Northern Checkpoints: A’anin Checkpoint was closed yesterday and today.

ami Rituv (photos), Neta Golan (Reporting) Translation: Bracha Ben-Avraham
The prayer corner at Barta’a Checkpoint
The prayer corner at Barta’a Checkpoint
Tami Ritov

05:50 – Reihan – Barta’a Checkpoint

Many workers were waiting for their rides to work on the side of the road on the seamline zone side of the checkpoint.   We crossed to the Palestinian side where the parking lot was practically empty.  Workers were arriving at the new shed by car and on foot and entering the terminal that is on the other side of the security road.  People were entering constantly but it was not crowded and there was no waiting line.  A young man parked a red motor scooter by the side of the shed, and others unrolled prayer rugs that were soaking wet from the rain that had fallen during the night.   One of the drivers translated the request of a man who had suddenly been prevented from entering Israel.  We gave him a card with Sylvia’s phone number.  The driver has twelve children – nine suns and three daughters – and we gave him twelve bags of used clothing that we had brought.   By the time we went back up to the seamline zone side there were already fewer workers waiting for rides.

06:25 – A’anin Checkpoint

We arrived five minutes before opening time but the checkpoint was not open yet.   The weather in A’anin was pleasant and warm, the crocuses were in bloom, and a wagtail perched on the barbed wire fence.   We heard the voices of the Palestinians waiting from across the three fences.  At 06:45 we called the Liaison and Coordination Office and were told that the checkpoint would not open by request of the Palestinian contacts and that people should not wait.  I reported that yesterday I was told that the checkpoint would not open but that it would open today.  The Palestinian contact should take responsibility for announcing to people that the checkpoint would not open today.  I called M. and told him that the checkpoint would not open and that they should call the Palestinian contact.  When we arrived at Tura Checkpoint M. called back and asked what would happen tomorrow, Friday, and I told him to call the Palestinian contact to find out.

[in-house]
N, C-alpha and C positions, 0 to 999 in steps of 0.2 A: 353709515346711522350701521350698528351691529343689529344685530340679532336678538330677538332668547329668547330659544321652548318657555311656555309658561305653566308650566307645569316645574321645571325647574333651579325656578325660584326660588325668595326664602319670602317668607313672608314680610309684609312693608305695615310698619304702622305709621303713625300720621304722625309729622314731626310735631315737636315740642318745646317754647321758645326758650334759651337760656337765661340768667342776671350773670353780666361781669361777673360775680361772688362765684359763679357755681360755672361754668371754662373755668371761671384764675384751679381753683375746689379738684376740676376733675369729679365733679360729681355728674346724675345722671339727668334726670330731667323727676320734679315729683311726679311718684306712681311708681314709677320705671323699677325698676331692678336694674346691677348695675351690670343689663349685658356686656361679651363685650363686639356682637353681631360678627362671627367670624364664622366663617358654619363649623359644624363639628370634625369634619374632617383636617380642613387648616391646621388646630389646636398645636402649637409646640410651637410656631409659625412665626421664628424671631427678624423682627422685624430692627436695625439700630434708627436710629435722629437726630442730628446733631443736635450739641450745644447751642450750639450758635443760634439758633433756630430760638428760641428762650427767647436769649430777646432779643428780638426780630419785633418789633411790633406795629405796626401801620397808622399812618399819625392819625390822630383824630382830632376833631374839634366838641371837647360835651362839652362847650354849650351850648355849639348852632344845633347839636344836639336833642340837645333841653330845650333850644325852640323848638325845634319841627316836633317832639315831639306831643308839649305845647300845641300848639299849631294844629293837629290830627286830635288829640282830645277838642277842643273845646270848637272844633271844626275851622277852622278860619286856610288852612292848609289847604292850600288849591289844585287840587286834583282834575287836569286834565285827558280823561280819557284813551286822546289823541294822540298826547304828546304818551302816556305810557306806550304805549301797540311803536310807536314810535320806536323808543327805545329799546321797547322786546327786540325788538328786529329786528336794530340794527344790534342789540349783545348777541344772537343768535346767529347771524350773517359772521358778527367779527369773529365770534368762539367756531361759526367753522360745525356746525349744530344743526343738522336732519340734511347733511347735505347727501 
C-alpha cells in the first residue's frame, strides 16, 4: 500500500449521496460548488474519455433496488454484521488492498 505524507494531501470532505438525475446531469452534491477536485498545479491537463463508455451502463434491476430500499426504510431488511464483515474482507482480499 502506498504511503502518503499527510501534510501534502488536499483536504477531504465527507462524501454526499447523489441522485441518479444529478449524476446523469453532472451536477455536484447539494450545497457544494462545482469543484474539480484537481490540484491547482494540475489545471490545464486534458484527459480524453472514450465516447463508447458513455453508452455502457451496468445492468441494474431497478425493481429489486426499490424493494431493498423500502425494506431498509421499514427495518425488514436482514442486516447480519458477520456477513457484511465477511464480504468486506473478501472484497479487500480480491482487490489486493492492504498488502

06:50 – Tura – Shaked Checkpoint

People were already walking to work in the seamline zone and a few cars were also crossing.  A person told us that today everything was “going well” and that there was a soldier in the inspection booth who was “really OK” who was letting people through quickly.  Even one soldier cannot change the occupation, but can change people’s attitudes.  It’s a shame that the area around the checkpoint is so dirty.   We didn’t wait for the schoolchildren to cross, but drove to the Shahak Industrial zone in the seamline zone. 

07:20 – Shahak Industrial Zone

(Translator’s note: Shahak is a Hebrew acronym for shin, het, and kof –the first letters of Shaked, Hinanit, and Katzir - the two settlements in the area plus one that is within the green line Katsir.  We don’t understand why Katzir has been included the two settlements that are in the seamline zone. 

There was a guard at the gate who did not stop us, and there was an attractive sign with directions to the various factories in the industrial area.  We drove around the well-tended industrial park until we reached “Tiretech” – the factory for recycling tires.  People had previously complained about the noise emitted from the factory.  (See report from 24.10.2018).  All was clean and quiet.  There were cars with Israeli and Palestinian license plates in the parking lot.   Tami remarked that a shared working place could be extremely pleasant after the occupation ends. 

07:40 – When we left an unpleasant person stopped us and told us that we should leave and that we had no business in the industrial zone.